Frank Nash is Senior Director of Sales in Schneider Electric’s Data Center Solutions organization.
Today, we’re in the hyperscale data center era. In Q1 2018, Synergy Research Group data shows the capex of hyperscale operators jumped to $27 billion, which is a great leap forward from all spending in previous quarters.
But to understand how we’ve reached this level of growth, it’s important to step back and consider where we started. For example, from 2000 to 2005, the data center industry approached growth with a “build it and they will come” mentality, and as a result, enterprise and retail colocation data centers prevailed due to the requirements for reliability, speed to market, and consolidation. In 2010, data center size increased to 10MW, enterprise and retail colocation data centers continued to experience growth, and the wholesale real estate market began to rise. And during this decade, customers continued to prioritize reliability and speed, but cost became a much stronger factor given the economic recession. In 2015, while cloud had been a topic for many years, it heated up significantly with a major shift away from individual companies building data centers. Speed and cost became a priority, and companies needed scale and standardization as well.
Today, as we find ourselves in the hyperscale era, there’s a rise in cloud, edge and wholesale deployments, and increased standardization, scale, and speed to market are brought to bear at lower costs. And the dynamic between customers and providers has changed dramatically.
The Role of the Value Chain
As we reflect on how these changes in the data center industry took place in the last nearly 20 years, it’s impossible to consider the evolution without the value chain - design engineers, construction managers, electrical contractors, manufacturers and end users – and the chain’s influence on the model, customer requirements, and purchasing behavior. Specifically, suppliers, contractors, manufacturers, and end users must work side by side from the start of a deployment to achieve the desired outcomes of standardization, scale, and speed. In fact, the faster the market, the closer these stakeholders must be, because the scale of data involved in these deployments is unprecedented. This represents a culture shift among the different people components of the value chain as well; cooperation must equal openness and without it, growth will stall. Considering how we’ve all typically operated in the past, collaboration of this type is a big leap of faith.
How Collaboration Fosters Speed
From the perspective of cloud and colocation providers, the traditional bid buy process is no longer relevant. These processes took anywhere from seven to 21 days – a lifetime in the context of hyperscale. Today, tools can help to automate the process, and other tools can help with project modeling as well as enhanced coordination with end users, trade partners, construction managers, and more. Prefabrication also helps to expedite the process. But none of these components can take place without collaboration across the value chain. Perhaps most critically, when partnerships are formed it can lead to standardization – as we’ve covered, this is a critical and given element of hyperscale.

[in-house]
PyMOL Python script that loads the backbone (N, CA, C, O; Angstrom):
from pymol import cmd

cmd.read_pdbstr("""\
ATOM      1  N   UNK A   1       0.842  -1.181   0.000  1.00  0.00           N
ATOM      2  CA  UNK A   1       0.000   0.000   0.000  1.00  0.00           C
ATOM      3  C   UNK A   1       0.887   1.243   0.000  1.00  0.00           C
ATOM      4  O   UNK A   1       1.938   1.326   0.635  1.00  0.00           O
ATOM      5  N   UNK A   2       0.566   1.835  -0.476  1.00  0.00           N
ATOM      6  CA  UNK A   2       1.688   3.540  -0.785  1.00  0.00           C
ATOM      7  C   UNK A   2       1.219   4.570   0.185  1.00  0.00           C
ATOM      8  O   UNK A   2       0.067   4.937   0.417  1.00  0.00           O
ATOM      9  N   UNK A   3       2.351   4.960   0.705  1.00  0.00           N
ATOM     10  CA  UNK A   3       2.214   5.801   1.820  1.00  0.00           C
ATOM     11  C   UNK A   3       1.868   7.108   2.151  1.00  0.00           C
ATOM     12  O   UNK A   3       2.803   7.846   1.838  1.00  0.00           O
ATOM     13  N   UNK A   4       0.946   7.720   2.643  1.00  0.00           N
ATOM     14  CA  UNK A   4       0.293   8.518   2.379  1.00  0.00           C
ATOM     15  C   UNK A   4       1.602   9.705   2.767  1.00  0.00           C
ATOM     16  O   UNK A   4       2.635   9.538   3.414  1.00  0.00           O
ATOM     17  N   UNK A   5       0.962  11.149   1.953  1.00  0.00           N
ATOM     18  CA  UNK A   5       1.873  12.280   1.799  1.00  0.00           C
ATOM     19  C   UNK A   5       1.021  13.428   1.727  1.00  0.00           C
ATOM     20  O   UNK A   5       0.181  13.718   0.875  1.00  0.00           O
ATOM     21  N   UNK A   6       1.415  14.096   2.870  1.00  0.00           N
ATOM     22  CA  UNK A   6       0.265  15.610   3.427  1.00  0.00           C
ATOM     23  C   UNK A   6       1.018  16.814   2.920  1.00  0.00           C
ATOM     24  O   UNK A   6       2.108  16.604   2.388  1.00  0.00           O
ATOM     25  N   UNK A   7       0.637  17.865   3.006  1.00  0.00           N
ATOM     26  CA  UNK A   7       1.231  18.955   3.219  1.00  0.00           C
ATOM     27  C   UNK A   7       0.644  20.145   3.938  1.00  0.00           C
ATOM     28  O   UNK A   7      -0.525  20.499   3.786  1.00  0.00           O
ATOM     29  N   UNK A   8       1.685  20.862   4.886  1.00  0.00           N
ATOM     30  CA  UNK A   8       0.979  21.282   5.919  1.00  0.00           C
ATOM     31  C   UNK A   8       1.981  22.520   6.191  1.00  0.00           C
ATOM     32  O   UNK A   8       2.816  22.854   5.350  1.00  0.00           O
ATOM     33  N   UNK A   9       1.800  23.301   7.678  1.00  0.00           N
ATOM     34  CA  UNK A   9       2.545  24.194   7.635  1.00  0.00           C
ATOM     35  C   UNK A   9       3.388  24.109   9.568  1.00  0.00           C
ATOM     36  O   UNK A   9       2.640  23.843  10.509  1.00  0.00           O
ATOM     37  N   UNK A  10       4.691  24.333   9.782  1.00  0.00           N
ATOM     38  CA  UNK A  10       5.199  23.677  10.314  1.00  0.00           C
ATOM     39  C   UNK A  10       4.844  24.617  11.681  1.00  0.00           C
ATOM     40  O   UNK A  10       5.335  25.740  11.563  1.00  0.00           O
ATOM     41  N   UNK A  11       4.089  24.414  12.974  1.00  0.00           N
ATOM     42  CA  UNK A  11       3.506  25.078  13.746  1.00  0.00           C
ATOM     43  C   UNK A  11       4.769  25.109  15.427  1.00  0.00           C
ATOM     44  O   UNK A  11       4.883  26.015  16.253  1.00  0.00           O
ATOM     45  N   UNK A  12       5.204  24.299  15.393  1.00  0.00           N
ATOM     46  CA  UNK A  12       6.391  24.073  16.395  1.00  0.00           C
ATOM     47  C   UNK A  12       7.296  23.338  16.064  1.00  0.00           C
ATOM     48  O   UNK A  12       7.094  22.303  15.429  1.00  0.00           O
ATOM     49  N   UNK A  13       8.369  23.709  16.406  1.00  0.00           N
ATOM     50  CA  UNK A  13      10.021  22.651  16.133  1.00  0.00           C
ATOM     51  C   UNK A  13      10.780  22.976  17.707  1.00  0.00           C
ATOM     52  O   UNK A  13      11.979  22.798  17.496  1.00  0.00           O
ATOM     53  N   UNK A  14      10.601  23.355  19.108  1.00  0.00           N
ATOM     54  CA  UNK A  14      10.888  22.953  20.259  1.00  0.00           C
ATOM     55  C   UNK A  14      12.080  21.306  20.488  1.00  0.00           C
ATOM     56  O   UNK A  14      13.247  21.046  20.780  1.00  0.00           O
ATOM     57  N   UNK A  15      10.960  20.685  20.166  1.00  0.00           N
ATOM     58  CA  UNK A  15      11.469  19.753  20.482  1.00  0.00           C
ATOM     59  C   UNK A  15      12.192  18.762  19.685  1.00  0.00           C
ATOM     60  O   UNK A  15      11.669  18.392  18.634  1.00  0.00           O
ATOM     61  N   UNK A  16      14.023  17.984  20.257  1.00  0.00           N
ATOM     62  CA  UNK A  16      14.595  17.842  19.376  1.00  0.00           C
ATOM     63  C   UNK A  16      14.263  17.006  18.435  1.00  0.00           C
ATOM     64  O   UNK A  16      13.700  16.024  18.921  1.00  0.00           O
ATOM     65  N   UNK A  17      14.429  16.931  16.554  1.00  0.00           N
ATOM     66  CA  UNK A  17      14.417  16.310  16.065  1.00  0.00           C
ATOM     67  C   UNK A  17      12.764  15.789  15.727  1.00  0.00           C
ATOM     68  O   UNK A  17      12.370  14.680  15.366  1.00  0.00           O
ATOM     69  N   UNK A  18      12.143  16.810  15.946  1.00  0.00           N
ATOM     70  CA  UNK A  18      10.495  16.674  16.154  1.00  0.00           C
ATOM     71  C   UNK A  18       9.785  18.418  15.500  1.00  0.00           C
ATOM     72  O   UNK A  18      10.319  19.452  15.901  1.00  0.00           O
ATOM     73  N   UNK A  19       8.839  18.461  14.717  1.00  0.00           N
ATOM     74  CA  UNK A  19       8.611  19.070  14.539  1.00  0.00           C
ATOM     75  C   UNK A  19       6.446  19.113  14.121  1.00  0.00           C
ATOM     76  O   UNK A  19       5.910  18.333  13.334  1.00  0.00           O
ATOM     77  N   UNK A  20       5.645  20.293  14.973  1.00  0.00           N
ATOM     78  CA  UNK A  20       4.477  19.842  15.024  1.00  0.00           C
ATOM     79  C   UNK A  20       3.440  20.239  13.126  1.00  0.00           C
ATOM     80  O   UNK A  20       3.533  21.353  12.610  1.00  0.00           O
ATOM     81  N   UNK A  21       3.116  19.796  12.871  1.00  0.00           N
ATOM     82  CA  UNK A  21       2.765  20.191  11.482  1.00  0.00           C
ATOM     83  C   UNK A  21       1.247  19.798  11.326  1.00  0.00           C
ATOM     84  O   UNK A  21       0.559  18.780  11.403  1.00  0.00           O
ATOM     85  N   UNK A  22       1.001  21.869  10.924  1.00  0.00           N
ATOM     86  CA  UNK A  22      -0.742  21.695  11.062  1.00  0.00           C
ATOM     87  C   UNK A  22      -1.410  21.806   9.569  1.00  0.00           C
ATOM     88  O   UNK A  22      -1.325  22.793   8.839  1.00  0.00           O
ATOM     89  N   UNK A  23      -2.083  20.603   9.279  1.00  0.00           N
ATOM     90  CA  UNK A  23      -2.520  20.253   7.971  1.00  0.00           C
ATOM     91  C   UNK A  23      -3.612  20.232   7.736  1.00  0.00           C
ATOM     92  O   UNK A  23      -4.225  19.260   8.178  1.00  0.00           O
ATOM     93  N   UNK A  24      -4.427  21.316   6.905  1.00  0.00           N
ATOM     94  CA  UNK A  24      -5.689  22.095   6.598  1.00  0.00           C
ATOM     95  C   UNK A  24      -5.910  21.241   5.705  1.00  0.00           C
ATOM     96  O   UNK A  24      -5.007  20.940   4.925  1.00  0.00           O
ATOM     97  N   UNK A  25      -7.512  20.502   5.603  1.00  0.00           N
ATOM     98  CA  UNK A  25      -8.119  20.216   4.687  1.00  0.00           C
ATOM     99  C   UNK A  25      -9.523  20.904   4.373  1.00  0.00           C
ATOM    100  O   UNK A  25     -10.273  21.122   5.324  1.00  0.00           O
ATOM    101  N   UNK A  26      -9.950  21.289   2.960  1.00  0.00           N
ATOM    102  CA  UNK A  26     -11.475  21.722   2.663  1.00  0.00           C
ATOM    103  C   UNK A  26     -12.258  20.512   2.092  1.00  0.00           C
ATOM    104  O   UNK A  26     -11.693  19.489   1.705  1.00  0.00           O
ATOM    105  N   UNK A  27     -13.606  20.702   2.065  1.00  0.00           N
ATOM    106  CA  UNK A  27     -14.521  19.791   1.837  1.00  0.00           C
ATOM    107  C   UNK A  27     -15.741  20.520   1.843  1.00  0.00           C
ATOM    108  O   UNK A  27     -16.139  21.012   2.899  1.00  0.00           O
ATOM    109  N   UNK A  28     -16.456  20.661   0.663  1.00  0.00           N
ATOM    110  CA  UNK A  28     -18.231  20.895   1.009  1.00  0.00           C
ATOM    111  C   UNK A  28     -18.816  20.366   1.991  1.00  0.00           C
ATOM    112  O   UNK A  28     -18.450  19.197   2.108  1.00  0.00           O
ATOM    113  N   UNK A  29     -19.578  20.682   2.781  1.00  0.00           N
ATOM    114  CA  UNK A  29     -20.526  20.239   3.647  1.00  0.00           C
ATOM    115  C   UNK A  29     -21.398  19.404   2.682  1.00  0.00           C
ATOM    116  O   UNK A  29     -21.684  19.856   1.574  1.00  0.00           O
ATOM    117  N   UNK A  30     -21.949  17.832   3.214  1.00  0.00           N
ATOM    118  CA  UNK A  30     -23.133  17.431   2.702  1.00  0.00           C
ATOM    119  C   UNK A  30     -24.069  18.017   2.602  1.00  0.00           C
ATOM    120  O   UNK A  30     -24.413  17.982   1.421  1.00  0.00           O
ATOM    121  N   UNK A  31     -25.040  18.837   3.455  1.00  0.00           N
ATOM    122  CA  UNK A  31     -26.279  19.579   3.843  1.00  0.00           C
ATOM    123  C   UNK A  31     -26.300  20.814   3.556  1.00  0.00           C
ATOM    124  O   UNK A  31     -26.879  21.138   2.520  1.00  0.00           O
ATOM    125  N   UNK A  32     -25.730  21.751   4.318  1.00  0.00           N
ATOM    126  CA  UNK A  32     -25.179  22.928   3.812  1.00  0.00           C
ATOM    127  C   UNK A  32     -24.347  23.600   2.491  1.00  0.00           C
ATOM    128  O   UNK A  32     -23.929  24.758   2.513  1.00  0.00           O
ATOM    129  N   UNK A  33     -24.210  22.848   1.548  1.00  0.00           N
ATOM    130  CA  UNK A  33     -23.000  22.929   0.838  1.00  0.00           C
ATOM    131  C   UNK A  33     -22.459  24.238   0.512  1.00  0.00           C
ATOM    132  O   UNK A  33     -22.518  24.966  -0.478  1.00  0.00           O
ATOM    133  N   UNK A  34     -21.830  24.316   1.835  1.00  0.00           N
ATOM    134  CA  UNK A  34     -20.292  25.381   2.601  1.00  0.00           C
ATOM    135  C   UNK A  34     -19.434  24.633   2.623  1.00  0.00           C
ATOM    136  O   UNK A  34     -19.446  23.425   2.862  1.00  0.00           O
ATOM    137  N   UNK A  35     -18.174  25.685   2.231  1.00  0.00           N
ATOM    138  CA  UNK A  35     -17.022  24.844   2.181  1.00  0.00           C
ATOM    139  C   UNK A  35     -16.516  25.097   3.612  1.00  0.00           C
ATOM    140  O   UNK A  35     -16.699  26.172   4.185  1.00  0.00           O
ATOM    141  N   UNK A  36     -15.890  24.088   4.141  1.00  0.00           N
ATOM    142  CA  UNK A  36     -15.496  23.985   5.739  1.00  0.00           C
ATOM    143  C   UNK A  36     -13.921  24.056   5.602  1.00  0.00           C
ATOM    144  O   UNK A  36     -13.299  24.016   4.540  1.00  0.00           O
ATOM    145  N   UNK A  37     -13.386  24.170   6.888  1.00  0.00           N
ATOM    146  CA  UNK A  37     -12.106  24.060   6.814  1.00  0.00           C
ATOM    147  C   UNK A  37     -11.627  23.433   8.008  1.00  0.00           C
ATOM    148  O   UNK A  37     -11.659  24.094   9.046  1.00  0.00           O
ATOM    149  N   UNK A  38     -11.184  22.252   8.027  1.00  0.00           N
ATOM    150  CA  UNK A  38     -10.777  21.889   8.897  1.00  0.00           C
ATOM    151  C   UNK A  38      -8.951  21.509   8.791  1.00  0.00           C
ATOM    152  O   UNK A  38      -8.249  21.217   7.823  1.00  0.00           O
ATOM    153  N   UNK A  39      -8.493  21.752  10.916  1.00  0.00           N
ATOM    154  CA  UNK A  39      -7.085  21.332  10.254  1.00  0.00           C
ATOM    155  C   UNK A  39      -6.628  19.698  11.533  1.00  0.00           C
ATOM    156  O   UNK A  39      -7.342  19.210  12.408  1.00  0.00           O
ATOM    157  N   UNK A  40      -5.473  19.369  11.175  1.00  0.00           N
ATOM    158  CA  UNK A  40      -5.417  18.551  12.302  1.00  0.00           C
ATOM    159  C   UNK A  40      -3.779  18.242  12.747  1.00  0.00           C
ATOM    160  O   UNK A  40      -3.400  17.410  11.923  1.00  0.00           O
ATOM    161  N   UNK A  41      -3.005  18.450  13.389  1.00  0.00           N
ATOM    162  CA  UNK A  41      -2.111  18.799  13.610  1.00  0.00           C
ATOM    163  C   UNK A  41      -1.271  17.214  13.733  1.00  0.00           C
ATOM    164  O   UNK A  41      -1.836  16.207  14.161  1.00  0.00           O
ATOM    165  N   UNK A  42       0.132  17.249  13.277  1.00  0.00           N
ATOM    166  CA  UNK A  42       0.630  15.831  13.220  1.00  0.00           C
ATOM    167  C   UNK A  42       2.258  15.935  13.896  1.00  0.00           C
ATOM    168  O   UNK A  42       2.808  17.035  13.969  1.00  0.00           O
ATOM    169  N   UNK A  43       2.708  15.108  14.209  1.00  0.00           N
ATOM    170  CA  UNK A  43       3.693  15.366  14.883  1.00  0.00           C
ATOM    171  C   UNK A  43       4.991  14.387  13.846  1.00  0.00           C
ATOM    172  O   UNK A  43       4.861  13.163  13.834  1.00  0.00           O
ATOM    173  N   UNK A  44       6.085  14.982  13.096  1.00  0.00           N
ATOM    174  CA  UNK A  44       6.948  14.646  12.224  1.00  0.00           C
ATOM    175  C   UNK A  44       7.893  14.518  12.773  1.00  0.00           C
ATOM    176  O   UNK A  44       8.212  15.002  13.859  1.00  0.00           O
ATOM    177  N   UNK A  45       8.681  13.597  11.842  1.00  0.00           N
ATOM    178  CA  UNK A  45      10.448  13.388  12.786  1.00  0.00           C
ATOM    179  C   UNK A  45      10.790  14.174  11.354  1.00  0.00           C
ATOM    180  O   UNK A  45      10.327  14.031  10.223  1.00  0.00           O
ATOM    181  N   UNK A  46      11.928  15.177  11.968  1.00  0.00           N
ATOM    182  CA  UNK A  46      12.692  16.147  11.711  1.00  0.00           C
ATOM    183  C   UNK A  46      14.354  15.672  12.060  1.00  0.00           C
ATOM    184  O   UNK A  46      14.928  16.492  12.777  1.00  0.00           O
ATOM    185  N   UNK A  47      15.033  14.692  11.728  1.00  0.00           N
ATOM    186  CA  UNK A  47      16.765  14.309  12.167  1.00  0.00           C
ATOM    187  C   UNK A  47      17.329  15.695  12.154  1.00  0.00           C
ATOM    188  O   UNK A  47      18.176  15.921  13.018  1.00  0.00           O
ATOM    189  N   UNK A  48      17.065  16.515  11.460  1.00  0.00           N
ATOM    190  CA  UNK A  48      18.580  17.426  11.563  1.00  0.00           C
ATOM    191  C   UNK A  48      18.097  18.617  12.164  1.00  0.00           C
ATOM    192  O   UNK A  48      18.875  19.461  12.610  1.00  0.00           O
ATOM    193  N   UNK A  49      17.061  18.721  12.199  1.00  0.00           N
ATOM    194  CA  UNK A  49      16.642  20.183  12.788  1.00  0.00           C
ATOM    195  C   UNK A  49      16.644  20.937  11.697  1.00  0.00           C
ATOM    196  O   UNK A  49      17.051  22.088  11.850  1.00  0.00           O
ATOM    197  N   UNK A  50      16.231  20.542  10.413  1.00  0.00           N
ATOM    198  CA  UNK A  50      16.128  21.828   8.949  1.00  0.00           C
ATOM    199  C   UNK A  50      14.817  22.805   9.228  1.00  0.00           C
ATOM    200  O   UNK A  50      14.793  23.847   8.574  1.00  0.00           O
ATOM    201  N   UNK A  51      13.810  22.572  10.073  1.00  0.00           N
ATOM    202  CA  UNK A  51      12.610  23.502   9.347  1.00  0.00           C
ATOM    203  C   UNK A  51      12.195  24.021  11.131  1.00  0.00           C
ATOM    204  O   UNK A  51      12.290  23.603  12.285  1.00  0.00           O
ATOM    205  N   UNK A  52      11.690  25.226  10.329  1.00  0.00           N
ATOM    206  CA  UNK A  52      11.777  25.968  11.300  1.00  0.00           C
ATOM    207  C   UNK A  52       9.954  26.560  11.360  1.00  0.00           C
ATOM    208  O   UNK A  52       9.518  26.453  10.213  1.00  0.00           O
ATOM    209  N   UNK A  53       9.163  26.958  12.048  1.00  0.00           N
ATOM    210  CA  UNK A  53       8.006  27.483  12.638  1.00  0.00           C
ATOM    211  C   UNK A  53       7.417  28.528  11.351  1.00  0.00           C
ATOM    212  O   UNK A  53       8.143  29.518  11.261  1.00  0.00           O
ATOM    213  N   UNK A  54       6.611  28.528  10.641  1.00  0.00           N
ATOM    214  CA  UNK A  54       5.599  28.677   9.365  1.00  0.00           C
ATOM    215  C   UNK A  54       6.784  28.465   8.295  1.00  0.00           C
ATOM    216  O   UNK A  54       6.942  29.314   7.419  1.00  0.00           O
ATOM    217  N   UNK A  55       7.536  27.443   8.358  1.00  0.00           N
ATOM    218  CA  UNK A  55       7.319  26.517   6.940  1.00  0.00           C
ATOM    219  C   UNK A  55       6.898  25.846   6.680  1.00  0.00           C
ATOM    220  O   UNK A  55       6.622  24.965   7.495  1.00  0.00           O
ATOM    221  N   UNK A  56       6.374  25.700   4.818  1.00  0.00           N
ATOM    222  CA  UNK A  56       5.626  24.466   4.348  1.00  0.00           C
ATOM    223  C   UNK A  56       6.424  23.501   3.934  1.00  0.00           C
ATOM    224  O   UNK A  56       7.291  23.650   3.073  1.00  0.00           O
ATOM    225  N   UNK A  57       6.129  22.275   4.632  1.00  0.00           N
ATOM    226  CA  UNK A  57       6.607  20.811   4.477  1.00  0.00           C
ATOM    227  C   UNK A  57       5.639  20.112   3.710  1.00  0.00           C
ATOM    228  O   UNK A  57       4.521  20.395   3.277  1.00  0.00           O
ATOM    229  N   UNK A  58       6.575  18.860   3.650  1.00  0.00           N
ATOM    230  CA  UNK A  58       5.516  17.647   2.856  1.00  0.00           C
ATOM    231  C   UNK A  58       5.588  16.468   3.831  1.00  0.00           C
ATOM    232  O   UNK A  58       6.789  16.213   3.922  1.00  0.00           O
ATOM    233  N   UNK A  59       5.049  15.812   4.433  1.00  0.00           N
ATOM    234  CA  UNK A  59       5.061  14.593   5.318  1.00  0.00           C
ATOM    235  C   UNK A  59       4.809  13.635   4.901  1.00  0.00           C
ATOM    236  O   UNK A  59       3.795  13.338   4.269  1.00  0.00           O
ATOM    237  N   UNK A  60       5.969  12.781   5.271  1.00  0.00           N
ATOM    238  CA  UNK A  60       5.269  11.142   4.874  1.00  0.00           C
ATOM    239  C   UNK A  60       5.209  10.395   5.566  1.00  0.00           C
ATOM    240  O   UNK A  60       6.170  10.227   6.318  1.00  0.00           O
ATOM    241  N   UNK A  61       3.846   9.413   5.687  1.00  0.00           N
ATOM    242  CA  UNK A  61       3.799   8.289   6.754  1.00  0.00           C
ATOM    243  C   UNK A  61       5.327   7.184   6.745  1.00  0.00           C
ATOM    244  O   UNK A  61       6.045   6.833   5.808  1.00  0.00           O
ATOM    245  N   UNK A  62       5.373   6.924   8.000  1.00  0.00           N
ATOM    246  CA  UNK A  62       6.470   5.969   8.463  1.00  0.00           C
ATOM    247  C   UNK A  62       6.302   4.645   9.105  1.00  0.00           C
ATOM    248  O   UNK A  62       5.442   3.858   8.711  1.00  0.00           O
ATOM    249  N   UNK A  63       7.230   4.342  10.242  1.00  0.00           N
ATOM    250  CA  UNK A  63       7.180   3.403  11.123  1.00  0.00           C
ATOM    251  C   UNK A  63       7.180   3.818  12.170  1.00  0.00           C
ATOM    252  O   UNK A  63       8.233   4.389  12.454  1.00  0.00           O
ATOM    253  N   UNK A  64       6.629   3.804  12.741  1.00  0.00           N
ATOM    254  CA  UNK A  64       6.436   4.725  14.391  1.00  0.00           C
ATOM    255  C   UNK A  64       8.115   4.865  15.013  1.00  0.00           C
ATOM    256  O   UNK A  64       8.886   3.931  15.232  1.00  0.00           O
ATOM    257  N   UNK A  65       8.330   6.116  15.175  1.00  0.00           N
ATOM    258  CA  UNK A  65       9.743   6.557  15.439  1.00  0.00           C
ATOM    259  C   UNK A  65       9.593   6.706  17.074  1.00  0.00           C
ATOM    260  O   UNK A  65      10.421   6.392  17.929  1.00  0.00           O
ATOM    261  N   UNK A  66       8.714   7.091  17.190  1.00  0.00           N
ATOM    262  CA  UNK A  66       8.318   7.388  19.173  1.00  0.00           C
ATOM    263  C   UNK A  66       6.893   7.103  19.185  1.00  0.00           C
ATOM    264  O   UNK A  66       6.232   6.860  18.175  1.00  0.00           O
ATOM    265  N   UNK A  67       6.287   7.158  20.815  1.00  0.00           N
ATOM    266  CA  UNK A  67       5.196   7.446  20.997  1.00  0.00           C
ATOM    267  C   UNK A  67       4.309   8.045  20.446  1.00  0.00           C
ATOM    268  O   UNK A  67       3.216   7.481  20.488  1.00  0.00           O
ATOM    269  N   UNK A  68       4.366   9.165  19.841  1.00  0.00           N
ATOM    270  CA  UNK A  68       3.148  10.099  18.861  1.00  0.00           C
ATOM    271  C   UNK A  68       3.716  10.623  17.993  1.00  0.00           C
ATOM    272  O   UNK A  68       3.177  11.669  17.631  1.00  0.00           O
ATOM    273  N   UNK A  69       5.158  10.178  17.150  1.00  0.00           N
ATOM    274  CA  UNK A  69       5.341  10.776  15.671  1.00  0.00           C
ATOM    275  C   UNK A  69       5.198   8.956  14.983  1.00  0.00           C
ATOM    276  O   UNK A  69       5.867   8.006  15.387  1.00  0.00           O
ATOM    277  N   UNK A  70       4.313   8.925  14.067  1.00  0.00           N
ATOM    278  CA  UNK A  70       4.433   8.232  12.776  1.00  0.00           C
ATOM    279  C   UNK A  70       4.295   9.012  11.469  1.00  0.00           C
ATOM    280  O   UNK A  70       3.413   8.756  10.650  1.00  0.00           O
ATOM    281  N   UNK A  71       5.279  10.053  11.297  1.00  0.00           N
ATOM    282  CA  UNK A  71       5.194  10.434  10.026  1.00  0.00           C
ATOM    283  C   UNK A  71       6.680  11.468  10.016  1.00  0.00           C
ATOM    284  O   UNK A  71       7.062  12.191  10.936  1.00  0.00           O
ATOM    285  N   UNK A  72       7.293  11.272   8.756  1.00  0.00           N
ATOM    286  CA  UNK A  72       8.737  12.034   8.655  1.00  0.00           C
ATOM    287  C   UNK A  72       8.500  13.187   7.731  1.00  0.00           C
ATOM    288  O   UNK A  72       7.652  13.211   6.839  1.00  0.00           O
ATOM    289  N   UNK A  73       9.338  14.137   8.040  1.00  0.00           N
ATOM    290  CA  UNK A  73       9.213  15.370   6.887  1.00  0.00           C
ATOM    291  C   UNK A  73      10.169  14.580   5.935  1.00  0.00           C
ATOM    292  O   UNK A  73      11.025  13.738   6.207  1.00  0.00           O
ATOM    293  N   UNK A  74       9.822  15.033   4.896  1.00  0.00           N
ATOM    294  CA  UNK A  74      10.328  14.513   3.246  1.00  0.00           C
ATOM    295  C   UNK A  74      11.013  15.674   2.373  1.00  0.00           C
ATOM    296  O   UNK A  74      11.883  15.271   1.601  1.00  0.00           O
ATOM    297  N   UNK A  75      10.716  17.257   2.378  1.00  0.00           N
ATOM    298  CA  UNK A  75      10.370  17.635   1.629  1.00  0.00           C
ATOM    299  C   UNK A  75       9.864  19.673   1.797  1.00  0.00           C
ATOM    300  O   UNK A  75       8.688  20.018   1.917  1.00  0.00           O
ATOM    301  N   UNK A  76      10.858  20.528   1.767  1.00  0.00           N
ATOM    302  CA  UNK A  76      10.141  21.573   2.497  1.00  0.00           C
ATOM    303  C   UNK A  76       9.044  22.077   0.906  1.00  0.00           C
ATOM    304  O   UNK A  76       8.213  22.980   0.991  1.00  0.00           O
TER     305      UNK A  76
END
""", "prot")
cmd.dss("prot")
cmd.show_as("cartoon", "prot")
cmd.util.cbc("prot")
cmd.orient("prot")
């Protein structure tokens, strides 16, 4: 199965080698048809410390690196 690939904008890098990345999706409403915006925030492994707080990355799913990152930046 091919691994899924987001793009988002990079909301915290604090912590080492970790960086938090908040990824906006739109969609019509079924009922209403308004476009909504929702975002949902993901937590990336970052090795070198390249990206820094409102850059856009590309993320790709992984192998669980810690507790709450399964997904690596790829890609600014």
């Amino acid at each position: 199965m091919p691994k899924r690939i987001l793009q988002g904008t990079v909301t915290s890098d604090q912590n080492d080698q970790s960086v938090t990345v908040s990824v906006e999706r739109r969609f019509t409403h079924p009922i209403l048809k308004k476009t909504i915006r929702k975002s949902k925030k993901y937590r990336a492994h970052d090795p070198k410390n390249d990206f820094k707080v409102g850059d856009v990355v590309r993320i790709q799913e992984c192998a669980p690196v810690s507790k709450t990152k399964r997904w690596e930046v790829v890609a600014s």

In fact, many in the industry refer to a new paradigm where vendors no longer exist, and partners in the trenches have taken their place, indicating a great deal of communication and high levels of trust. In practice, when the customer meets with representatives from design, engineering, supplier, contractor, etc., the customer should not realize they’re from different companies. The value chain collaborates and acts as one entity to provide a deep level of service to the customer. This dynamic – what the industry has experienced and worked to perfection in only the last few years – can often produce a speedy, standardized, cost-efficient 3-6 month pipeline.
The Takeaway: Collaboration is Key
Think of collaboration in the value chain as a customer-first strategy. Without collaboration, customers would be in a longer and more complex buying cycle, ultimately slowing growth. In fact, there is a labor shortage that’s becoming a bigger obstacle, which makes planning more important than ever, both for chronological tasks as well as what can be done outside of the field. With the condensed build time, hyperscale is turning out to be so lucrative for contractors, many are making enough money to only work 10 months of the year. Every construction market is busy right now, and projections show a deficit of six million trade laborers by 2024.
To meet the demands of a healthy 3-6 month pipeline, it’s now necessary to ramp up labor forces and collaborate with trade unions well ahead of the project start, and create a seamless, customer-centric working strategy that can enable further growth and scale.
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